Snowmobile Trails Almost Ready to Open

By: Zachary Schultz
By: Zachary Schultz

Trail groomers are packing down the snow in Marathon County.

The snowmobile trails are close to being open for the first time since early 2001.

It never snowed enough last year to build up a base, and snowmobilers are still waiting to hit the trails in Marathon County.

Trails could be open by this weekend. Extended Web Coverage

Snowmobile Safety Tips

Never consume alcohol or drugs before or during snowmobile operation.

  • Drinking alcohol before or during snowmobiling can impair judgment and slow reaction time.

  • Snowmobilers who have been drinking often drive too fast.

  • Alcohol also causes body temperature to drop at an accelerated rate, which increases the likelihood of hypothermia.

  • Alcohol has been shown to be a contributing factor in most fatal snowmobile accidents.

Slow down Speed is a contributing factor in nearly all fatal snowmobiling accidents.

  • Drivers should proceed at a pace that will allow ample reaction time for any situation.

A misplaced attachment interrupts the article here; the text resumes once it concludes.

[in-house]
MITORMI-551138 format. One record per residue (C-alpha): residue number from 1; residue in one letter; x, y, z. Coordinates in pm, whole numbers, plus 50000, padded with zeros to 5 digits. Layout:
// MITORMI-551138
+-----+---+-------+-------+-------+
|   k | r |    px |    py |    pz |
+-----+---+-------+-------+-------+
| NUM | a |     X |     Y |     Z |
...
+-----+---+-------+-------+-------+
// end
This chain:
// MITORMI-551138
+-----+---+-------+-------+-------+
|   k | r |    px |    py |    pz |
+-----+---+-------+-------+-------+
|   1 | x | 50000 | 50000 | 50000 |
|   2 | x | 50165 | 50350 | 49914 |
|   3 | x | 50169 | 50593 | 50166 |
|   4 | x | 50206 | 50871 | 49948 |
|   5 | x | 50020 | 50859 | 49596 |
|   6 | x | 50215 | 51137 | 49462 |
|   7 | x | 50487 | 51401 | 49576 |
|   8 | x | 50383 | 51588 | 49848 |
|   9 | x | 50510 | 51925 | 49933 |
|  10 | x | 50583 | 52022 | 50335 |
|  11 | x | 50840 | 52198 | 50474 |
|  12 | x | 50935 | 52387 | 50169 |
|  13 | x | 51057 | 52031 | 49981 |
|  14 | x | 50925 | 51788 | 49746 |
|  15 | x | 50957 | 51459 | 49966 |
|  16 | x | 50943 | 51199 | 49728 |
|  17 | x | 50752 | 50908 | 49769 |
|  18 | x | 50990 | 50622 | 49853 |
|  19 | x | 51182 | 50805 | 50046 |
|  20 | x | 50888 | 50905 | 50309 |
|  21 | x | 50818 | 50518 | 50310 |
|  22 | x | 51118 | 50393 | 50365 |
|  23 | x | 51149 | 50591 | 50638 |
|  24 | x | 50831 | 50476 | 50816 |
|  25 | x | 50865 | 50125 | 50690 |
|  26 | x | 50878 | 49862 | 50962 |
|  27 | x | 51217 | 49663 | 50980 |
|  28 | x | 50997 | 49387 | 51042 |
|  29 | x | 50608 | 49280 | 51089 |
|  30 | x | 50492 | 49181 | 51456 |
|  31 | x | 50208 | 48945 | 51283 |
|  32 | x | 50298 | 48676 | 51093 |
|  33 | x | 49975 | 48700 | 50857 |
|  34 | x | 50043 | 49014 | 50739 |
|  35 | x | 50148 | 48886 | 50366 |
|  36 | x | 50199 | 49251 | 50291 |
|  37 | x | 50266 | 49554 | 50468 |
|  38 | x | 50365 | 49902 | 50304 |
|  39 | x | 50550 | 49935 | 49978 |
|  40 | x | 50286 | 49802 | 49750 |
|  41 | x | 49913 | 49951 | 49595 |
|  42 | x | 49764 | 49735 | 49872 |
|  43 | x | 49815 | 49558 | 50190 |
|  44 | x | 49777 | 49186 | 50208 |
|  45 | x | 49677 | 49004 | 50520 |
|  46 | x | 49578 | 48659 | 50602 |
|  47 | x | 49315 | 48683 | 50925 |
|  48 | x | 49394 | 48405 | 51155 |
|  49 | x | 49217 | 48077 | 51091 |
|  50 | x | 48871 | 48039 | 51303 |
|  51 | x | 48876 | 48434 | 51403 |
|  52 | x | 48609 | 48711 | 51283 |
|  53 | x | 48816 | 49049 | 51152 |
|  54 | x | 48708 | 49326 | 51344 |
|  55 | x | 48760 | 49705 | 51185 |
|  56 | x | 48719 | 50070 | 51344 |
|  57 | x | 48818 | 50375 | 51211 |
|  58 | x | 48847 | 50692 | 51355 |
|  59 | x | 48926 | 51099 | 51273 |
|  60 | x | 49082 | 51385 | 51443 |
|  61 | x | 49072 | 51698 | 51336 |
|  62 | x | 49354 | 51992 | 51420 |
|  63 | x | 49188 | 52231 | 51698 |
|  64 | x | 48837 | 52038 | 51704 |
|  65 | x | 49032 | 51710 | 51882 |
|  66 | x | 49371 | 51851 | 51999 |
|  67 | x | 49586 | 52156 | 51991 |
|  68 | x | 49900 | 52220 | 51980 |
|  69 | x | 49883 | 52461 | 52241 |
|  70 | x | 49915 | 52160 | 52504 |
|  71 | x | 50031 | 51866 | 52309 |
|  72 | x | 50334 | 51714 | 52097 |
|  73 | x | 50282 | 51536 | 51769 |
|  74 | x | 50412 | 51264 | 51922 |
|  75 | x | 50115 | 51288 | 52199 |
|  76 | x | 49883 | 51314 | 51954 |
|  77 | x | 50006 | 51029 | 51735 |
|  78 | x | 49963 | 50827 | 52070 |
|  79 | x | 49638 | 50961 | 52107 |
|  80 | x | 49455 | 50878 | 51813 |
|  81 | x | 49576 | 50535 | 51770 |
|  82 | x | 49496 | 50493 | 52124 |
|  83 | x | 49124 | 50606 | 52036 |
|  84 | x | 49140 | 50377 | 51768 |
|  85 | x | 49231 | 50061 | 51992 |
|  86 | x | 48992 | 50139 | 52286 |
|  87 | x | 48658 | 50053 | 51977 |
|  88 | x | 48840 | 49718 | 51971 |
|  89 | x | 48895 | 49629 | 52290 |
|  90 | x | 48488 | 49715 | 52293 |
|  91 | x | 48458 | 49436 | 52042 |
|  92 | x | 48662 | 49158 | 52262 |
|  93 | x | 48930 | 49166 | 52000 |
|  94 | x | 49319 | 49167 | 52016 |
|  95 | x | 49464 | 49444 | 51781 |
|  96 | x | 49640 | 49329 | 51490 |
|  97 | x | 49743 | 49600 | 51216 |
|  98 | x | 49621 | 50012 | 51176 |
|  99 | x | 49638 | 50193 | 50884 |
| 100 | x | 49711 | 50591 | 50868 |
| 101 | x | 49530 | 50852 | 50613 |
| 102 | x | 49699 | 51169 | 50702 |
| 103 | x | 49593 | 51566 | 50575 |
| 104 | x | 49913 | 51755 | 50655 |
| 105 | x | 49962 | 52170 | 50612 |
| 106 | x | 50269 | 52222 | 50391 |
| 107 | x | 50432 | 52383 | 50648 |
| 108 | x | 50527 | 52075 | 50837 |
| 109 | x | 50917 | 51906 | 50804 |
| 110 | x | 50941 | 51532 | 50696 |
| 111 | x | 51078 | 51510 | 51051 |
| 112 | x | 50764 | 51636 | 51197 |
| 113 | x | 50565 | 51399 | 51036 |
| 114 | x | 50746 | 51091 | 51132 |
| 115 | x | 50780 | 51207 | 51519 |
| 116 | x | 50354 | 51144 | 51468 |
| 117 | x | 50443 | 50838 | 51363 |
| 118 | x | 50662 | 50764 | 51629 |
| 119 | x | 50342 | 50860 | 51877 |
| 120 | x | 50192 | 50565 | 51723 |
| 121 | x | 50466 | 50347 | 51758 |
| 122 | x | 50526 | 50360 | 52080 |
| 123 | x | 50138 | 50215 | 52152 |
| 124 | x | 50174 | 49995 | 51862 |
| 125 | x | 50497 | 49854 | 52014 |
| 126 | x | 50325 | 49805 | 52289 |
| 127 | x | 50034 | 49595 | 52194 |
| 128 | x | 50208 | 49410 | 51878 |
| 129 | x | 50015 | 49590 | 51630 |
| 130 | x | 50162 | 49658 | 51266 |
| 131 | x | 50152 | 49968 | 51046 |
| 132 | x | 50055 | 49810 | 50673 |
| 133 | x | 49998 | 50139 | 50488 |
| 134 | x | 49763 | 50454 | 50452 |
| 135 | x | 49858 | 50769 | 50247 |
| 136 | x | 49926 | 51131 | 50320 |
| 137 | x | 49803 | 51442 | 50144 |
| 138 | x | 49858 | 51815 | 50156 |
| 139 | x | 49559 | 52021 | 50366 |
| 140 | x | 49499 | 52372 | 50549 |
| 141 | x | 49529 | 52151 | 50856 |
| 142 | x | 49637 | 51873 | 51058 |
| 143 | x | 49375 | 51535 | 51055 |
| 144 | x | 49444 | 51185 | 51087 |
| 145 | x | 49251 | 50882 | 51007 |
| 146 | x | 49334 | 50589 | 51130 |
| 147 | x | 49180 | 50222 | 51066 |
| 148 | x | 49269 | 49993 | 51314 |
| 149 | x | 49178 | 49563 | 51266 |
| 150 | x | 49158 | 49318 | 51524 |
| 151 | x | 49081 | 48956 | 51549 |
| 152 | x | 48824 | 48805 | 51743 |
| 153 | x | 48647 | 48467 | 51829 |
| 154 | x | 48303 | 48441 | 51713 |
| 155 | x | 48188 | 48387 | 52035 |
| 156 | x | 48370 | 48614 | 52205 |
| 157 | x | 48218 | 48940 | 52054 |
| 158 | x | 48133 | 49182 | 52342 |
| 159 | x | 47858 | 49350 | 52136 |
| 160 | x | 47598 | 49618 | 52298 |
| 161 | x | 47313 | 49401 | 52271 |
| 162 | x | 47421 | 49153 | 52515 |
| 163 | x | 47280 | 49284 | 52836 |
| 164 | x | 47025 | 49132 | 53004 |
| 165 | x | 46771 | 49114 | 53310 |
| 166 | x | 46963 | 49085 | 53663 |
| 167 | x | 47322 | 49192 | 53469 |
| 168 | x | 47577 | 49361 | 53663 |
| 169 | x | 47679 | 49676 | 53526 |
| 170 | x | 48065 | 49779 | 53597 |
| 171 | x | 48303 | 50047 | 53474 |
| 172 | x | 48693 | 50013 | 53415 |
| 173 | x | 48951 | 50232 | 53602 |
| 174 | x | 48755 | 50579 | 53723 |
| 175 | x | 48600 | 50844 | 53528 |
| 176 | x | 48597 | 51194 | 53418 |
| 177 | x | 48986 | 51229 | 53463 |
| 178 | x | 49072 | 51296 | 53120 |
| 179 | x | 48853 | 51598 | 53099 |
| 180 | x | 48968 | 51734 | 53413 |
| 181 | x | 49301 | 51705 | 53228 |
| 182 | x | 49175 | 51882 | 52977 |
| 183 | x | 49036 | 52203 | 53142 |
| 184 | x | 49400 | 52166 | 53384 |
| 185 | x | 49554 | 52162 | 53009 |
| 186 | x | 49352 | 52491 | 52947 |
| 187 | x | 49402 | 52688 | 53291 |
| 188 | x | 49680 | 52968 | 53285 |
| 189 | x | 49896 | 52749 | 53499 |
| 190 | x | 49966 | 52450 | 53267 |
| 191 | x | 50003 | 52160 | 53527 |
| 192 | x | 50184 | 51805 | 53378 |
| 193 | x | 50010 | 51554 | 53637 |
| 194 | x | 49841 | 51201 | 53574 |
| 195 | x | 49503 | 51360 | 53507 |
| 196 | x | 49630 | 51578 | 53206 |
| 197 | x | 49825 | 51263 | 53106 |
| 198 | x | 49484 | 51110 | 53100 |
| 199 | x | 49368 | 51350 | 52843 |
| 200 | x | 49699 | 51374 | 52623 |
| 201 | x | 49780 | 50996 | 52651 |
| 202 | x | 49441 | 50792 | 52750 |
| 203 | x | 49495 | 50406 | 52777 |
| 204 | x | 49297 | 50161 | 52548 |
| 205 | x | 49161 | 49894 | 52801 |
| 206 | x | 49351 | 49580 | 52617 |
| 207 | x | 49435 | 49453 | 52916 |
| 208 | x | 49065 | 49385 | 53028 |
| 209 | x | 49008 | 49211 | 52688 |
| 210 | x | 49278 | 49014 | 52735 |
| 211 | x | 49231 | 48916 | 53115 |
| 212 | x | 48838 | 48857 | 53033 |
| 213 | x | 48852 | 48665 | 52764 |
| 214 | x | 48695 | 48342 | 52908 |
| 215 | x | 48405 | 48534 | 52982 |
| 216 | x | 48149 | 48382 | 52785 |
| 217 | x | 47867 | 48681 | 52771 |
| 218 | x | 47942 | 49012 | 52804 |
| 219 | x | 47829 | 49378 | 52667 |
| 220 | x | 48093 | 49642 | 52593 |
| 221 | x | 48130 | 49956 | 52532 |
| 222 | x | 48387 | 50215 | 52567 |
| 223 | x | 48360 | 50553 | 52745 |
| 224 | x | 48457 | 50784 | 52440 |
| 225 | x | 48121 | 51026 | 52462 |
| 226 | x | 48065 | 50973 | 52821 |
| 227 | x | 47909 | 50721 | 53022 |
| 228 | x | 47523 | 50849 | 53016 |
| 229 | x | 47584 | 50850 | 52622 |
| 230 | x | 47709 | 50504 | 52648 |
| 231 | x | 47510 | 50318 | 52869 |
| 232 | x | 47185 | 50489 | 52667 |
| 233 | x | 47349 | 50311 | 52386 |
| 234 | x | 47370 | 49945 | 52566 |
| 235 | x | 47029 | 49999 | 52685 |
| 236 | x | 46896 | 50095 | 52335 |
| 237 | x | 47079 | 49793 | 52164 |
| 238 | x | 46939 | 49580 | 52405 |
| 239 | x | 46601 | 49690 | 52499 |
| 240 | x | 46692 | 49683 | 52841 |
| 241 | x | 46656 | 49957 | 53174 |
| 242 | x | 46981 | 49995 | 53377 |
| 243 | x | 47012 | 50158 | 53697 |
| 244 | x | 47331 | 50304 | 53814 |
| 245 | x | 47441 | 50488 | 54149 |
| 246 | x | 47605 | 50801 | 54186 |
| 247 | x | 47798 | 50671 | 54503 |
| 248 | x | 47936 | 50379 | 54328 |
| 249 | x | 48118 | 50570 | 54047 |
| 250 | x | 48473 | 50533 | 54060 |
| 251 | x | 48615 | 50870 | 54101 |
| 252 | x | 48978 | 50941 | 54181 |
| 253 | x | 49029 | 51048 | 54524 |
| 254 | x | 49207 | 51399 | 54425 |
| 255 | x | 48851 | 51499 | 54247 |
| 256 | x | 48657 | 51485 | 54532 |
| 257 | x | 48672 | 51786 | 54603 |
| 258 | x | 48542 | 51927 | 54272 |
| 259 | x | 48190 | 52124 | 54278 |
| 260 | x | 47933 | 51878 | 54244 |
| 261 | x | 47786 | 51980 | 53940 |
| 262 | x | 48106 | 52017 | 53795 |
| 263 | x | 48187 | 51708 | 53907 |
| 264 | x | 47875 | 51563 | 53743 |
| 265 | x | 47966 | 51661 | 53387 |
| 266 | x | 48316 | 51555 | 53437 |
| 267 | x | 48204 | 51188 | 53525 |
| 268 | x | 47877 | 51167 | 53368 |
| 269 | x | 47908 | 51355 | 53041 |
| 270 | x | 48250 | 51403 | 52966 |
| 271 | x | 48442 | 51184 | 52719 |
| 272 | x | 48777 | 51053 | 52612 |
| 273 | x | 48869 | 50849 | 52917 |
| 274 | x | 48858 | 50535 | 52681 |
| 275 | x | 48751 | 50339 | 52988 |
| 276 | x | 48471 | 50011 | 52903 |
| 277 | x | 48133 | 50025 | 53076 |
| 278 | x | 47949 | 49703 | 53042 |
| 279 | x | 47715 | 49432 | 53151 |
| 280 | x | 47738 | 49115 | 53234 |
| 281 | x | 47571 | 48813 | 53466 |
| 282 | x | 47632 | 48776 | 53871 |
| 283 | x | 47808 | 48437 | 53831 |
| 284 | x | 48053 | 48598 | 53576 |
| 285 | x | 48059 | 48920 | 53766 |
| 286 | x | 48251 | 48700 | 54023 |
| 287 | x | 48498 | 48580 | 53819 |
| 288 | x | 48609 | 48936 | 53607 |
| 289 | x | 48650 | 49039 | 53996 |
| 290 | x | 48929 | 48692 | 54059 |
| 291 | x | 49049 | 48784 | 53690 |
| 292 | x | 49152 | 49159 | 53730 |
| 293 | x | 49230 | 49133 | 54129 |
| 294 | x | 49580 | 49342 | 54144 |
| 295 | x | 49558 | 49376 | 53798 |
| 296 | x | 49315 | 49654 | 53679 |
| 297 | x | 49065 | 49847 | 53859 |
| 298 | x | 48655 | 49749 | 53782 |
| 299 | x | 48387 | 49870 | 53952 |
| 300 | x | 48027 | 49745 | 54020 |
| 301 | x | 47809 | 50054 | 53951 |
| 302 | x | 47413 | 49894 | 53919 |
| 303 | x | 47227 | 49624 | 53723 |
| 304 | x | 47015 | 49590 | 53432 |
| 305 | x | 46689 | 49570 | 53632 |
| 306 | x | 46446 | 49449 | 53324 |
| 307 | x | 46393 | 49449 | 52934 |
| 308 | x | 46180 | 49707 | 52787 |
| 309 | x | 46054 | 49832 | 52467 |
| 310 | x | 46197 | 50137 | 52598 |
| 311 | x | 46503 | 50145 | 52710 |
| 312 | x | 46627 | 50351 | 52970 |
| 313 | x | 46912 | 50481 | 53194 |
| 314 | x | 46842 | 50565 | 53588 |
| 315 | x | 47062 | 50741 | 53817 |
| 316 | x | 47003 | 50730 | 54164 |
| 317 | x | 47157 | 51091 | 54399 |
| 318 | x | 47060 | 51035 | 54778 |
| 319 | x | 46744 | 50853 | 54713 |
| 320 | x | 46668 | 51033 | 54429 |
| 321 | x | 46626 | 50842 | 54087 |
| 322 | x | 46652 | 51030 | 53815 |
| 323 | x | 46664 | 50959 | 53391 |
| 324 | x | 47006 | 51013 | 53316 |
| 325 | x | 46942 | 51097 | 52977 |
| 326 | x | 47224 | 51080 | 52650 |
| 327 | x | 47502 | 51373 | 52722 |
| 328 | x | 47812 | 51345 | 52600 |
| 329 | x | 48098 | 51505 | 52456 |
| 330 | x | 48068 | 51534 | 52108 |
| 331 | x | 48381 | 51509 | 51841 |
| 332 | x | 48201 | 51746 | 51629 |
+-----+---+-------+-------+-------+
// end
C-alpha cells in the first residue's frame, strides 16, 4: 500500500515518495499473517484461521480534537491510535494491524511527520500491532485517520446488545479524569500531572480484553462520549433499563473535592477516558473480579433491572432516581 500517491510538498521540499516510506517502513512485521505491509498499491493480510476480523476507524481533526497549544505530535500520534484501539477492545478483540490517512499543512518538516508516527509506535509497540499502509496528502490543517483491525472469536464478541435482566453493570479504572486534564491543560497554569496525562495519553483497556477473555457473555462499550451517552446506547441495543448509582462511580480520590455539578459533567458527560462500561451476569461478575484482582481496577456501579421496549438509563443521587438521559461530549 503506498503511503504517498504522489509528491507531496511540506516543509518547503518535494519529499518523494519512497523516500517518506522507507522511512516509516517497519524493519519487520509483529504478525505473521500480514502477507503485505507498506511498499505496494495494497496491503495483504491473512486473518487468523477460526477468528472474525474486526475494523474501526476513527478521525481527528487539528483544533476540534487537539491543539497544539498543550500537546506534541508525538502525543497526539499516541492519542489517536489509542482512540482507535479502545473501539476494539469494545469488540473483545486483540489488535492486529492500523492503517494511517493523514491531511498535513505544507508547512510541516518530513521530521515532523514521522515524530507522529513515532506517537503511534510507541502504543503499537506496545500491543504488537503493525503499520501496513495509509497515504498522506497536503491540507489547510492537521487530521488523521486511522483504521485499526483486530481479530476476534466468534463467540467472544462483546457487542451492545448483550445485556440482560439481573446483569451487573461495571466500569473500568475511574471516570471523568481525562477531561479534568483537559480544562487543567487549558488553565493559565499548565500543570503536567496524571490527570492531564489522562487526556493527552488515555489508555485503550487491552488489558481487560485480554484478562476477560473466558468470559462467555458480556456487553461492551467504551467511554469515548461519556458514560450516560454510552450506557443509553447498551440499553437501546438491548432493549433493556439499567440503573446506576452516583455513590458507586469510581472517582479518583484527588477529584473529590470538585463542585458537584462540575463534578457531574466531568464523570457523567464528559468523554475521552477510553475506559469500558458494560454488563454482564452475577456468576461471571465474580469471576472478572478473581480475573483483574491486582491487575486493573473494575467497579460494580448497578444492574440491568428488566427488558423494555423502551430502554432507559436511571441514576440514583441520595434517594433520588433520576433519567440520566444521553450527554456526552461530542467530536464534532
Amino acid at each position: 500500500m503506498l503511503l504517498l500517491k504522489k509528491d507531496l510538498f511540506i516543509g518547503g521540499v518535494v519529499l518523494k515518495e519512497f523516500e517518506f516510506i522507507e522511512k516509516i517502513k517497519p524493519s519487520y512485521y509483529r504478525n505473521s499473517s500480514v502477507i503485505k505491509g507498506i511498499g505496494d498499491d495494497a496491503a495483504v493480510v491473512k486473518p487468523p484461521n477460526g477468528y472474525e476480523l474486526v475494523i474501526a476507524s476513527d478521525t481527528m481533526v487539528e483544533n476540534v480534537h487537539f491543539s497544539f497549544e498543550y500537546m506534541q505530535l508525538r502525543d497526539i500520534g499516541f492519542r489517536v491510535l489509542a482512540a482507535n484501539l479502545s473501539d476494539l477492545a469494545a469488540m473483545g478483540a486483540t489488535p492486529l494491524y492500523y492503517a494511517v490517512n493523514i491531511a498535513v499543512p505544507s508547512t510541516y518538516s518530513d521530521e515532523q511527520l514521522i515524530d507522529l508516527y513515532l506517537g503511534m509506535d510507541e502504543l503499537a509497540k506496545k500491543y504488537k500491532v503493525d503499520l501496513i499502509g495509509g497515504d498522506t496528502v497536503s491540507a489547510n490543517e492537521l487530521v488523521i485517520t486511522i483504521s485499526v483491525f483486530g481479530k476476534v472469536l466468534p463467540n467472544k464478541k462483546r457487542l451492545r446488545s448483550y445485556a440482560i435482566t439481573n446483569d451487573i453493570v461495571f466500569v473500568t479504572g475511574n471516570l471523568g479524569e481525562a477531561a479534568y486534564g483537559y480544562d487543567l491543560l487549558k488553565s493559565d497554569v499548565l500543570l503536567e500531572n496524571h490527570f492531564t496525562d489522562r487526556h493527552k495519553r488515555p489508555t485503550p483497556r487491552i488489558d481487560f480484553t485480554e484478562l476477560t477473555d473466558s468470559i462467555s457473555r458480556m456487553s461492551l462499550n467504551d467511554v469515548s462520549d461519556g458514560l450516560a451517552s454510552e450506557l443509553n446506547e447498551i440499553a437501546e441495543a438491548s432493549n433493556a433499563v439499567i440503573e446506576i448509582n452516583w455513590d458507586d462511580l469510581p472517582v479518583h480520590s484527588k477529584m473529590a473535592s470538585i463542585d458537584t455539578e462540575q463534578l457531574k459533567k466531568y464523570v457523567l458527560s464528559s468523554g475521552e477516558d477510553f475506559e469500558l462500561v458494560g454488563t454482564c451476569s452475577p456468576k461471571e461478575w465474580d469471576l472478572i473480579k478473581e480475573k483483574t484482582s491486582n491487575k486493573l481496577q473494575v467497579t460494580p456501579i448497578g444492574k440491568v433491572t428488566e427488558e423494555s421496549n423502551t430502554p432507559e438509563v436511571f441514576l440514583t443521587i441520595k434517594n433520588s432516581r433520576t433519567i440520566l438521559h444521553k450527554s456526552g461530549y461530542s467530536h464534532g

• Drive at moderate speeds, and drive defensively, especially after sunset.

  • Carry a first-aid kit, flashlight, knife, compass, map, and waterproof matches.

    Avoid traveling across bodies of water when uncertain of ice thickness or water currents.

    • Rapidly changing weather and moving water in streams and lake inlets also affect the thickness and strength of ice on lakes and ponds.

    • Snow cover can act as a blanket and prevent safe ice from forming.

    Dress appropriately Always wear a helmet with goggles or a face shield to prevent injuries from twigs and flying debris.

    • Wear layers of water-repellent clothing and make sure you have no loose ends that might catch in the machine or tangle in equipment.

    Never travel alone Most snowmobile accidents result in personal injury.

    • The most dangerous situations occur when a person is injured and alone.

    • If you must travel alone, tell someone your destination, planned route, and when you will return.

    Source: (The Wisconsin Department of Natural Resources Web site)